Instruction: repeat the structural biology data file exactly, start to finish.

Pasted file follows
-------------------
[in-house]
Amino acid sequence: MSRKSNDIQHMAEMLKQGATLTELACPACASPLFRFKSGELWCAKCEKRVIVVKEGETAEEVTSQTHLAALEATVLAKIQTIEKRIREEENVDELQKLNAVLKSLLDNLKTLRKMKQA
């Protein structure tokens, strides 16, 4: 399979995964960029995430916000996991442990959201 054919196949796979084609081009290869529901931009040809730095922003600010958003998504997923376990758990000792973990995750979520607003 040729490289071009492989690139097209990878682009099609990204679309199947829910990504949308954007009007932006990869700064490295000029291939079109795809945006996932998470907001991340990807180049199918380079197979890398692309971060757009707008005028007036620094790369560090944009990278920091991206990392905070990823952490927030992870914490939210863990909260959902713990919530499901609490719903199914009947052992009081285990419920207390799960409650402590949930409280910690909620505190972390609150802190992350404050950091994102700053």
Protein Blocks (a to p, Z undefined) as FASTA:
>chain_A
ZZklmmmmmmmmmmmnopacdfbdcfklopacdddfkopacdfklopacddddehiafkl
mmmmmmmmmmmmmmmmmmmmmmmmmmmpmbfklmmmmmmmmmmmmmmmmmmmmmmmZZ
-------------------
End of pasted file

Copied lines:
[in-house]
Amino acid sequence: MSRKSNDIQHMAEMLKQGATLTELACPACASPLFRFKSGELWCAKCEKRVIVVKEGETAEEVTSQTHLAALEATVLAKIQTIEKRIREEENVDELQKLNAVLKSLLDNLKTLRKMKQA
């Protein structure tokens, strides 16, 4: 399979995964960029995430916000996991442990959201 054919196949796979084609081009290869529901931009040809730095922003600010958003998504997923376990758990000792973990995750979520607003 040729490289071009492989690139097209990878682009099609990204679309199947829910990504949308954007009007932006990869700064490295000029291939079109795809945006996932998470907001991340990807180049199918380079197979890398692309971060757009707008005028007036620094790369560090944009990278920091991206990392905070990823952490927030992870914490939210863990909260959902713990919530499901609490719903199914009947052992009081285990419920207390799960409650402590949930409280910690909620505190972390609150802190992350404050950091994102700053």
Protein Blocks (a to p, Z undefined) as FASTA:
>chain_A
ZZklmmmmmmmmmmmnopacdfbdcfklopacdddfkopacdfklopacddddehiafkl
mmmmmmmmmmmmmmmmmmmmmmmmmmmpmbfklmmmmmmmmmmmmmmmmmmmmmmmZZ